The interesting aspect of the IBG in Pet Sematary is that the Native connection is not what causes the malice in the beings brought back to life. As the story explains, the ground was made sour by a windigo. The windigo is a malicious demon spirit that is believed to be fueled by its lack of cultural roots. It feeds on anything and everything, including people, and its greed knows no satisfaction.
Some believe that bankers and other investors that are involved with the oil industry, which is a constant threat to Native land, are under a windigo psychosis, which is why they display a constant need to devour and destroy.
So, what does this mean?
Other than a couple of outliers, like 2003’s Identity and 2012’s Silent Hill: Revelation, most of the IBG stories in cinema came out of the 1980s. Big Hollywood features weren’t the only plots that utilized the trope, either. The low budget 1983 B-movie Scalps and the 1986 Italian slasher Body Count each dealt with an IBG.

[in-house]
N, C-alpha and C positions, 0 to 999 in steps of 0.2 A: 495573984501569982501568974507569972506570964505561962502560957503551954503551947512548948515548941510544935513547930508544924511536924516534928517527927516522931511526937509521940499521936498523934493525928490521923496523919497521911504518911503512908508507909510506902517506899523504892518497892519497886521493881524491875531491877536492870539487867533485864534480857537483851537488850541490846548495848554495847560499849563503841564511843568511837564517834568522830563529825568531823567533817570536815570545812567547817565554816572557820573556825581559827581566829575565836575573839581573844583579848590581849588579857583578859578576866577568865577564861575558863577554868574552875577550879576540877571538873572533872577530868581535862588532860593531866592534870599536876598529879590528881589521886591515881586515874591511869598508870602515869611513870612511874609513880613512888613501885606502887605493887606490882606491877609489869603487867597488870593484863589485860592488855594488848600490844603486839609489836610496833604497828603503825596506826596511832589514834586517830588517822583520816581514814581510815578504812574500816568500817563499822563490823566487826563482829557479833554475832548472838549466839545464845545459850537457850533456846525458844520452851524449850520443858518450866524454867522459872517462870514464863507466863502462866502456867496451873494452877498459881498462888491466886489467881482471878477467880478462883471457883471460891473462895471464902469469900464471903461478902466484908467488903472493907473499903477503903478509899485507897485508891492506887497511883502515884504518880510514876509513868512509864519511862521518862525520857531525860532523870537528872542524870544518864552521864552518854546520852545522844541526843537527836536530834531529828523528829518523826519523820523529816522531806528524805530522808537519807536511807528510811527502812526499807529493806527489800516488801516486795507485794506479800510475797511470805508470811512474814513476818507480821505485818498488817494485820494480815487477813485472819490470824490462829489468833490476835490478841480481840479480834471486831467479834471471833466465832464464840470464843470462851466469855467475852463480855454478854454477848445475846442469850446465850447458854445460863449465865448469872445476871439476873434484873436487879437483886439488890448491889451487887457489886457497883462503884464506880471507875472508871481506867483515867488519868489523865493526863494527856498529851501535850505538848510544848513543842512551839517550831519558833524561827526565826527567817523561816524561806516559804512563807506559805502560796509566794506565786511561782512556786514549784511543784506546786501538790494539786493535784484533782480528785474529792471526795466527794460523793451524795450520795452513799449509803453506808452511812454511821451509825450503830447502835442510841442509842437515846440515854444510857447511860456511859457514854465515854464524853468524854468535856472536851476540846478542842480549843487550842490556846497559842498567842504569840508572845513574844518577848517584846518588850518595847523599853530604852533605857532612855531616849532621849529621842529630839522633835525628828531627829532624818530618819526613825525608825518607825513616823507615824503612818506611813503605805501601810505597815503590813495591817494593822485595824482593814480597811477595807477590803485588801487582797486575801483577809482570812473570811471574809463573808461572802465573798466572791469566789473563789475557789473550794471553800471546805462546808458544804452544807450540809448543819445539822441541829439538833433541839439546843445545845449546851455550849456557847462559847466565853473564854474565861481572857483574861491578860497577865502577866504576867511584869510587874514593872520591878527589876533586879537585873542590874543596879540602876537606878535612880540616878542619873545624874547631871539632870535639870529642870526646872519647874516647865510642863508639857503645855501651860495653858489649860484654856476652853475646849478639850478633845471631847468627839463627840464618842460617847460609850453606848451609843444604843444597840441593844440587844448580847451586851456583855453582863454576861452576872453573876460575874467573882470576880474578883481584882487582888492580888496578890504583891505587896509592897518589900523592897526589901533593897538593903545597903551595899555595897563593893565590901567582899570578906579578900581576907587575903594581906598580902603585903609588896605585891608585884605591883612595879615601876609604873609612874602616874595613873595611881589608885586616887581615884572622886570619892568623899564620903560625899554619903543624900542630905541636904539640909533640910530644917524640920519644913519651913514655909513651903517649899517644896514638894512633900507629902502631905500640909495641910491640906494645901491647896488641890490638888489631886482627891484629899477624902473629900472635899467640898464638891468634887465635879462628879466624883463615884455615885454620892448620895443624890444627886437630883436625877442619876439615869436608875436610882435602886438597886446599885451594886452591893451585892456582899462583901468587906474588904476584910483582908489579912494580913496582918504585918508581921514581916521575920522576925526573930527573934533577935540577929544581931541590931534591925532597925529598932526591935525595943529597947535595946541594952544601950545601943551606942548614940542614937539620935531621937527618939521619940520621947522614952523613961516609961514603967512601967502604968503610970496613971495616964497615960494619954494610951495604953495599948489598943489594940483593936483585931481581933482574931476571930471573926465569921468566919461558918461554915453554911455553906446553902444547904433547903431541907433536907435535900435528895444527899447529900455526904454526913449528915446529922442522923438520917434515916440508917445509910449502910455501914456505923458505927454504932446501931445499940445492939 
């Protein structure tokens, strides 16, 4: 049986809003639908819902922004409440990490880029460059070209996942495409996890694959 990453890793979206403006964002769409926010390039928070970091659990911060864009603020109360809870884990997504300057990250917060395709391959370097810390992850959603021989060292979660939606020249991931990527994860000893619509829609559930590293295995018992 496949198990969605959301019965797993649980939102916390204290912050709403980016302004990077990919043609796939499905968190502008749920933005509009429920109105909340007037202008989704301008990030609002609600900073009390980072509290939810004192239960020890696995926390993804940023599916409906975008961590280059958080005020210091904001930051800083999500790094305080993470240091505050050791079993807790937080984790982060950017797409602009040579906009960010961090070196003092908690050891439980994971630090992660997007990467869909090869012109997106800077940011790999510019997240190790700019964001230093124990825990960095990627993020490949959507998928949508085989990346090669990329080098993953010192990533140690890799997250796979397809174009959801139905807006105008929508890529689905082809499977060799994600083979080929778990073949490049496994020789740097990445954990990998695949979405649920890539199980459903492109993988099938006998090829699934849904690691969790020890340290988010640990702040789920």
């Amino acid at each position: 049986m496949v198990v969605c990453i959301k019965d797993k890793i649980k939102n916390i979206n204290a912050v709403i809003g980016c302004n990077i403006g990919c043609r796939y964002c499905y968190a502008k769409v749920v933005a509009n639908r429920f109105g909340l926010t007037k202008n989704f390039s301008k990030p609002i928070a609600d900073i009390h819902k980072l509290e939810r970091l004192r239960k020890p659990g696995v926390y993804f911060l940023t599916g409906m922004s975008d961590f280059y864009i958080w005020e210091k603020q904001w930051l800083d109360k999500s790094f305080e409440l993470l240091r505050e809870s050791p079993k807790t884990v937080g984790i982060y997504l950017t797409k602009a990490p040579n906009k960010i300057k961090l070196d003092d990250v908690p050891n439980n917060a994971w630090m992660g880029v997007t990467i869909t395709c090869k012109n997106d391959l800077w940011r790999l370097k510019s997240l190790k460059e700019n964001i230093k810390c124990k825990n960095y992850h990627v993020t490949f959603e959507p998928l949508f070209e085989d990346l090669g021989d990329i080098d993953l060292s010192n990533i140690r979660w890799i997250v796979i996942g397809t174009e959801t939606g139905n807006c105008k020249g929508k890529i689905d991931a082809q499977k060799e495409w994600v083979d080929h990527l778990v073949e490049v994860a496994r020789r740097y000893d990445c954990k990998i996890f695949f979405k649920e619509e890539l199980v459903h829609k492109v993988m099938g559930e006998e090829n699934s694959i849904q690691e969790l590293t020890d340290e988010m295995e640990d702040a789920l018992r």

The popularity in this era could be due to the current events at the time. The Indian Civil Rights Act was passed in 1968 which ensured concepts like freedom of speech and press, right to due process, and protection from double jeopardy. However, ideals like sovereignty and the right to fish and hunt are still issues that Native communities face to this day.
In 1978, the American Indian Religious Freedom Act reversed the outlaw against specific practices and ceremonies. The fear of non-monotheistic religions and beliefs has ironically been evident since the first Americans settled on Native land for the reason of spiritual freedom. The sudden allowance, at least on paper, of practices that had once been seen as too mystical and esoteric could very well have led to the popularity of the IBG in the following decade.
Since then, there’s been more a continuation of the trope on television. Many shows, like The Simpsons, specifically its second season Treehouse of Horror Halloween special, have included episodes with an IBG. Other series include Family Guy, Buffy the Vampire Slayer, and Supernatural, all of which include an IBG in at least one episode. These are all works of fiction, but turn on any instance of Ghost Adventures, a paranormal investigator reality show, and every fifth episode or so deals with some sort of IBG.